6. Attraction of Predators
The attraction of predators is a public health hazard and nuisance issue potentially associated with urban chicken farming. The presence of chickens on a property might attract urban predators such as stray dogs, foxes, coyotes, cats, snakes, possum, skunks, hawks, and raccoons. This would increase the probability of conflict between humans and predators in the urban environment (e.g., animal bites). Backyard hens are especially vulnerable to predation. These predators are prevalent and persistent and coops often turn out to be less secure than advertised.

7. Parasites.
Chickens can get lice and mites, not to mention intestinal worms and other icky parasites (

8. Flying the Coop.
They will fly the coop, hop the fence and mess with neighbors flowers and plants. This is a public nuisance issue potentially associated with urban chicken farming.

9. COA requirements.
Most yards in McKinney Heights are not big enough to meet COA requirements "Enclosures for two or more chickens should be at least 50 feet from adjacent residences or businesses, excluding your home." Nonetheless, some residents will ignore COA requirements if they know the HOA allows them to have chickens. This is a public health hazard and nuisance issue potentially associated with urban chicken farming.

10. Cost Exceeds Benefit.
Contrary to what you may think, you won't save money by raising chickens. Build the coop, buy the chickens, buy the feed, water, wood chips and repairs, pay the vet, count the hours spent maintaining the coop and administering care, compensate the neighbor's kid for feeding the hens when you go to away for the weekend, and then grab a calculator. The results? As one backyard farmer from Merced, California told an online chicken forum: "Don't tell my wife, but I think my eggs are costing about $40 a dozen."

Here's how the numbers shake out:
• Chicken coop: $500.
• Egg-laying hens (purchase): $60 – we eat a lot of eggs, so we'd get three chickens.
• Food: $15/month.
• Chicken-related "extras": $10/month (This includes things like wood chips, repairs to the coop and water bottles).

So, to start up, you are looking at $560, with ongoing costs of roughly $25/month. Of course, this doesn't include vet bills, which would likely come up at some point (from $25 up to $100). Nor does it consider the time spent with maintenance and administration.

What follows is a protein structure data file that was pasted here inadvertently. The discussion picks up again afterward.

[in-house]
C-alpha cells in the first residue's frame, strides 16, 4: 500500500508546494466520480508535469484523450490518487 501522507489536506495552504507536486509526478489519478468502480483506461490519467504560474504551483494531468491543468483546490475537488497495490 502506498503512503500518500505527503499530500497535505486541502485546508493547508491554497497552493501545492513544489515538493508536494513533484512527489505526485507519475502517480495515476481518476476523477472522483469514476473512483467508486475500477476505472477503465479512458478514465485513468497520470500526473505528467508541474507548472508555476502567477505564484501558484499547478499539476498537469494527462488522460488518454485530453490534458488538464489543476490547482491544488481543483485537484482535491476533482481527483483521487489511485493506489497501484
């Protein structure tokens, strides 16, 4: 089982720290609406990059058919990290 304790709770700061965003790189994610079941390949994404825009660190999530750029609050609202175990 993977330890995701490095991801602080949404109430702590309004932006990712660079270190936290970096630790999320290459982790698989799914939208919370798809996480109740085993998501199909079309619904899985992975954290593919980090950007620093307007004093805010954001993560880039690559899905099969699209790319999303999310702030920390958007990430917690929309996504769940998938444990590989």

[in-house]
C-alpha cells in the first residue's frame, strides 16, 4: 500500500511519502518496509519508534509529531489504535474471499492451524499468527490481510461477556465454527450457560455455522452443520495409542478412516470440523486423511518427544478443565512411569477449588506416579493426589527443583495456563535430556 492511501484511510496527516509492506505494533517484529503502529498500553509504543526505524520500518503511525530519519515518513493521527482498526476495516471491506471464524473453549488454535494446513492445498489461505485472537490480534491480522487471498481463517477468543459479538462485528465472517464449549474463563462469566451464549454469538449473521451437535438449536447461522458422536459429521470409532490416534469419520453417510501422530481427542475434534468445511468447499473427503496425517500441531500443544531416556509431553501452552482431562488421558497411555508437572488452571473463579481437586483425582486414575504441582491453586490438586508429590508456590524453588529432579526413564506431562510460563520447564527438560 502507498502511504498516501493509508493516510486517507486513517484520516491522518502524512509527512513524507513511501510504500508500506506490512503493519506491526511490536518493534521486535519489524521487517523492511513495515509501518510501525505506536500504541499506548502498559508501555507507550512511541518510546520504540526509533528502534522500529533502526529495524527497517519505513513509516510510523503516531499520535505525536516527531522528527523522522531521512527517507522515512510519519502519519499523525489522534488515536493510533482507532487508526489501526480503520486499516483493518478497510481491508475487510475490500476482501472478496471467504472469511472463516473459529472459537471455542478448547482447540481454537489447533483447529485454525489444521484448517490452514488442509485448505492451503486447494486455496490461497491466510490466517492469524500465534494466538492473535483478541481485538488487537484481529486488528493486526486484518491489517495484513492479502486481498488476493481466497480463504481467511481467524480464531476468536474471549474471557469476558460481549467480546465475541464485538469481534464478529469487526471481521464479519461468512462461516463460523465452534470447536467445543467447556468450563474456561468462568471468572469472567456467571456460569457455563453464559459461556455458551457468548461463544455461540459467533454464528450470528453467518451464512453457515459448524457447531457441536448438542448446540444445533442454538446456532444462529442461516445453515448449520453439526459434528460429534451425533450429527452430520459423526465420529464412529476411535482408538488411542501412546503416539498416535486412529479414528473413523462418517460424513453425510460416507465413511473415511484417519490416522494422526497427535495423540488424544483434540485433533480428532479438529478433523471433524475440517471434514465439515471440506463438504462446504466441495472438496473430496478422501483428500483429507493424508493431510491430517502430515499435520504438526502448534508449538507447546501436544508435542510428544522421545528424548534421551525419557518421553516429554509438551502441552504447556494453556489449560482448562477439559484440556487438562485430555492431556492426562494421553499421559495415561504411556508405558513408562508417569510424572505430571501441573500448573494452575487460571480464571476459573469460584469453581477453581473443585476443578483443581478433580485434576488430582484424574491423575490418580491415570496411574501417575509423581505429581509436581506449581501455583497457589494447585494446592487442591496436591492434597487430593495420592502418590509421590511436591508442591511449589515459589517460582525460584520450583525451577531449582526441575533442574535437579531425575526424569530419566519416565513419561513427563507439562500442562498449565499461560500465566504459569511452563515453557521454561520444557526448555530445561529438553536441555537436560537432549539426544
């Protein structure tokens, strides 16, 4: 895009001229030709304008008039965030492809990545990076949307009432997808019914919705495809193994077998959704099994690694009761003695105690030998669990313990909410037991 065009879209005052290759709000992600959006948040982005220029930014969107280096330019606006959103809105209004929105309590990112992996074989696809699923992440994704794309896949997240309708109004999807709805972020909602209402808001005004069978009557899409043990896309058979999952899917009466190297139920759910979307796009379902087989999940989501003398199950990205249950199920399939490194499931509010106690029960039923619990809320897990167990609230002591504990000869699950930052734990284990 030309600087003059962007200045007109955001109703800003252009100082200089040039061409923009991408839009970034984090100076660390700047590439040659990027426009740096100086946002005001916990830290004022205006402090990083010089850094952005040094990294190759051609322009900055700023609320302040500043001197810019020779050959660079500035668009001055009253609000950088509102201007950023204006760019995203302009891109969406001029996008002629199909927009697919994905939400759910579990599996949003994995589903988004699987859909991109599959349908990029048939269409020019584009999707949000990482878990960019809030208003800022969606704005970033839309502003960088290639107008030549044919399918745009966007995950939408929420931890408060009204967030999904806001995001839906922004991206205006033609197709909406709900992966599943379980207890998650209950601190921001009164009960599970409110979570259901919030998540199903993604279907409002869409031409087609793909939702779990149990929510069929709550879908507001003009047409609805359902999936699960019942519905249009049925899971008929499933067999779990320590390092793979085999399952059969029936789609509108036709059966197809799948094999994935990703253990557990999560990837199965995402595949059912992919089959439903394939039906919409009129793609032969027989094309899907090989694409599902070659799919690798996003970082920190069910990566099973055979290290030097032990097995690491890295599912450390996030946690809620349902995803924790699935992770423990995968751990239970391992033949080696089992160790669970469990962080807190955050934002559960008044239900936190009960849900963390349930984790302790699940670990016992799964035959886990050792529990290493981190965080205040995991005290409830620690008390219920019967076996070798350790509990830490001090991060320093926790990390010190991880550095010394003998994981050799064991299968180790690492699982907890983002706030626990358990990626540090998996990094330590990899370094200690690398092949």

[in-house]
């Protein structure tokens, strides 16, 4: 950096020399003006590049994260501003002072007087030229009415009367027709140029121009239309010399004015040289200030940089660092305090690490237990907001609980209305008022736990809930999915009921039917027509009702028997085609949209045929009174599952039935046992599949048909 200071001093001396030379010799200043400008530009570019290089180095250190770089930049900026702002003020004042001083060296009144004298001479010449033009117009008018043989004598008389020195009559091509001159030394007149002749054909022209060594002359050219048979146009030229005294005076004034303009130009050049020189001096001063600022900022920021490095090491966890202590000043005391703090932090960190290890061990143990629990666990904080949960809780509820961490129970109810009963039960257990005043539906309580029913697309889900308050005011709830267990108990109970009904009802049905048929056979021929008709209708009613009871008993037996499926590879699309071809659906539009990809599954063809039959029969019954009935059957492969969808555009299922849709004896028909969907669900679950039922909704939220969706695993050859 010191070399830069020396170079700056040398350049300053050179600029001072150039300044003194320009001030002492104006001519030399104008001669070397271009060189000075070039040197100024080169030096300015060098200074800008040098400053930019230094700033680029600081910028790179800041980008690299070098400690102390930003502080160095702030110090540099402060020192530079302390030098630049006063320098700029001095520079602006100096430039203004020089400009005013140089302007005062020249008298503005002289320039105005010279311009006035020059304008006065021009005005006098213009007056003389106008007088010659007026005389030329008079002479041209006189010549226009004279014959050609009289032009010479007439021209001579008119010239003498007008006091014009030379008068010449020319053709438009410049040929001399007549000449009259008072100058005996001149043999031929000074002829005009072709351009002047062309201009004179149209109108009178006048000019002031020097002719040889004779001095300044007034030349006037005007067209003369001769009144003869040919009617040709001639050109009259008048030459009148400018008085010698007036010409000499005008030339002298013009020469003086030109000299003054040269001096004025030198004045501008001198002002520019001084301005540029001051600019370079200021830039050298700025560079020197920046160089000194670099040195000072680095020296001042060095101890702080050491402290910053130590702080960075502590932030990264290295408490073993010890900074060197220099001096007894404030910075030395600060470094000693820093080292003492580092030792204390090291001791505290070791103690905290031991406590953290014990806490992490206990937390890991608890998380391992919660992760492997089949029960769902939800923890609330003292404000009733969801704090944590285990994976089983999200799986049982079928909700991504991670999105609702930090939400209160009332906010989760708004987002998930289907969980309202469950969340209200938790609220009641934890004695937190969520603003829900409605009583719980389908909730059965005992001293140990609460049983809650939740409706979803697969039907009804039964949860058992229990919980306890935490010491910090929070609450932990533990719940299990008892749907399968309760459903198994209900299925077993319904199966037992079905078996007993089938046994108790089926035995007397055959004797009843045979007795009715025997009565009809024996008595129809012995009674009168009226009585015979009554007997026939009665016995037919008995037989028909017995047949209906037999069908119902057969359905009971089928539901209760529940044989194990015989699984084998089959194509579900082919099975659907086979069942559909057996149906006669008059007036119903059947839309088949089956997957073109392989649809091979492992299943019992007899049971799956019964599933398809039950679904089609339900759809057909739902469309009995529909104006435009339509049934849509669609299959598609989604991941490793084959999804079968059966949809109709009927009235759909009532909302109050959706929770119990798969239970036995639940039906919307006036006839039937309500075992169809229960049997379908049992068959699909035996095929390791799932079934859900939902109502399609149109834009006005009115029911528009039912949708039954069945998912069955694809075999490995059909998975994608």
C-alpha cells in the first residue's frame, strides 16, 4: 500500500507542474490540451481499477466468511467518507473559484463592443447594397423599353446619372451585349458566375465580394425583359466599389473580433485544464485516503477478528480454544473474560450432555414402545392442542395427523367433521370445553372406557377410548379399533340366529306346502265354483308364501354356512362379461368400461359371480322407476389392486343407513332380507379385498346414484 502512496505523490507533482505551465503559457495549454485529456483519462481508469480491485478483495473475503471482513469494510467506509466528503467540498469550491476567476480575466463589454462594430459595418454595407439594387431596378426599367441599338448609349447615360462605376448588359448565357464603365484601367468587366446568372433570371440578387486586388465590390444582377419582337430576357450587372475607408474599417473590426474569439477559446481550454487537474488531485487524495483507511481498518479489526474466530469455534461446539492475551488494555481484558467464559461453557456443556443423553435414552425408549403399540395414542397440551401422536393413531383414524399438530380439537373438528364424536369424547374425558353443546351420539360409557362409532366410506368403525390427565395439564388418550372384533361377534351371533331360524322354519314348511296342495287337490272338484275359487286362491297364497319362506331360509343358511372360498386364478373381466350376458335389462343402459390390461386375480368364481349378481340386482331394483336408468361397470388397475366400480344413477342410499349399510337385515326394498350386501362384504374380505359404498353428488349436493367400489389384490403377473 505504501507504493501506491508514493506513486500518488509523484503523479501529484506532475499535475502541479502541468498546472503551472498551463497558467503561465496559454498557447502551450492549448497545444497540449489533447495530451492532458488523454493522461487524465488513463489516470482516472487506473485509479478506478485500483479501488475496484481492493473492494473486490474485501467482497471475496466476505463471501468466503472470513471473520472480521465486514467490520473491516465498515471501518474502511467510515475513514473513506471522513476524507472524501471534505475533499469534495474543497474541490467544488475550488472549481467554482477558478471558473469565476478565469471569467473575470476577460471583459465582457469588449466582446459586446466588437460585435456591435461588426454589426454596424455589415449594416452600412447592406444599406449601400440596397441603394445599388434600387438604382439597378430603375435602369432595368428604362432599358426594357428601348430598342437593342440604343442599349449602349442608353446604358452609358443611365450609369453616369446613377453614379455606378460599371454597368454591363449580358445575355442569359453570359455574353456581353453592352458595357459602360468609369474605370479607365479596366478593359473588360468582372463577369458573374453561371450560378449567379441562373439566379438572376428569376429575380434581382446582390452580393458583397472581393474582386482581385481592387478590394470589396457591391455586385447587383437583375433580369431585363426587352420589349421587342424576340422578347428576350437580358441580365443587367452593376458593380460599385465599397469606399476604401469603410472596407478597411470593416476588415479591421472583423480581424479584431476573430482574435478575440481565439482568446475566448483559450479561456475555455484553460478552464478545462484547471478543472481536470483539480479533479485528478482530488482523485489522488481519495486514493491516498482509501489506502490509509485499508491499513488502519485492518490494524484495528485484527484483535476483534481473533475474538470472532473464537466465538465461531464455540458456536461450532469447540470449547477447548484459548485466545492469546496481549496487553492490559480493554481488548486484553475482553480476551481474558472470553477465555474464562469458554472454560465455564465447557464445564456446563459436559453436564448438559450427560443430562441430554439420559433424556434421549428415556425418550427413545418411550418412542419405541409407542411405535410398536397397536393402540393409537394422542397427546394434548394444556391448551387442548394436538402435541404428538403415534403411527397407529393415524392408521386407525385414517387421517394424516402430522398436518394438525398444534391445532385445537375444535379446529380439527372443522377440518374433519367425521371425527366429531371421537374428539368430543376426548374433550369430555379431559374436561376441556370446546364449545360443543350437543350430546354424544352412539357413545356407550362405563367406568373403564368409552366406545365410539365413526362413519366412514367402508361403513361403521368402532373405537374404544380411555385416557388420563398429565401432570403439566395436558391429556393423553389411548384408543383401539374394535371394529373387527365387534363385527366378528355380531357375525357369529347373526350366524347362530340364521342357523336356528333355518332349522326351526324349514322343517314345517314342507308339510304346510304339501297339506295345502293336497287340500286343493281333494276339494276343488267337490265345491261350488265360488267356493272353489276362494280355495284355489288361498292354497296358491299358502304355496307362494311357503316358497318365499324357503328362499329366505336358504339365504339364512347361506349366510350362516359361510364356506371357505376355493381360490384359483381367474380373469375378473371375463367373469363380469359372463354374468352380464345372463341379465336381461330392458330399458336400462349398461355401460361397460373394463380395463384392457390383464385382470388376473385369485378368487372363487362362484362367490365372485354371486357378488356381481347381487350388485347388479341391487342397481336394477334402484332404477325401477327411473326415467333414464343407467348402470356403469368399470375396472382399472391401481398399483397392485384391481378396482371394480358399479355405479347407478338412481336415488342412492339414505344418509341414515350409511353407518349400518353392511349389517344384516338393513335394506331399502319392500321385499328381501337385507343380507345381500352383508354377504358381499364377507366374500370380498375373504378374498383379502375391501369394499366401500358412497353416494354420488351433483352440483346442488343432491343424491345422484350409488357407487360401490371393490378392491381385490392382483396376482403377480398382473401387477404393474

A dozen eggs cost $3.50. A dozen eggs per week is $14/month. If the price of a dozen eggs does go up to $6, we're looking at $24/month.

In the end, it's more cost-effective to just buy eggs at the grocery store than to raise chickens in a residential backyard.

11. Slaughter and Abandon Chickens.
Hens start laying eggs after about six months. Production, however, wanes at the age of two. Hens can live for well over a decade. Many backyard hen owners are reluctant to keep a non-productive hen. They might slaughter and eat the hens, though they're not always the best eating chickens. Not many residents will approve of chickens being slaughtered next-door. McKinney Heights may see a rise in abandoned chickens roaming the neighborhood. This is a public health hazard and a nuisance issue potentially associated with urban chicken farming.

12. Decreased property value.
Many residents bought a house in McKinney Heights BECAUSE it has an HOA that prohibits farm animals. With the above-mentioned health hazards and nuisance issues, the chicken coop next-door has the potential to decrease your home's value.

The McKinney Heights by-laws state that,

"No animals, livestock or poultry of any kind shall be ra1sed, bred or kept on the Property except that dogs, cats or other qualified animals may be kept as household pets. Animals are not to be raised, bred or kept for commercial purposes or for food. It is the purpose of these provisions to restrict the use of the Property so that no person shall quarter on the premises cows, horses, bees, hogs, sheep, goats, guinea fowls, ducks, chickens, turkeys, skunks or any other animals that may interfere with the peace and quiet and health and safety of the community."

The purpose of the by law is clear. Restrict farm animals to mitigate issues that may affect the peace, quiet, health and safety of the community.

We reject any idea to change the by-laws to allow chickens or fowl.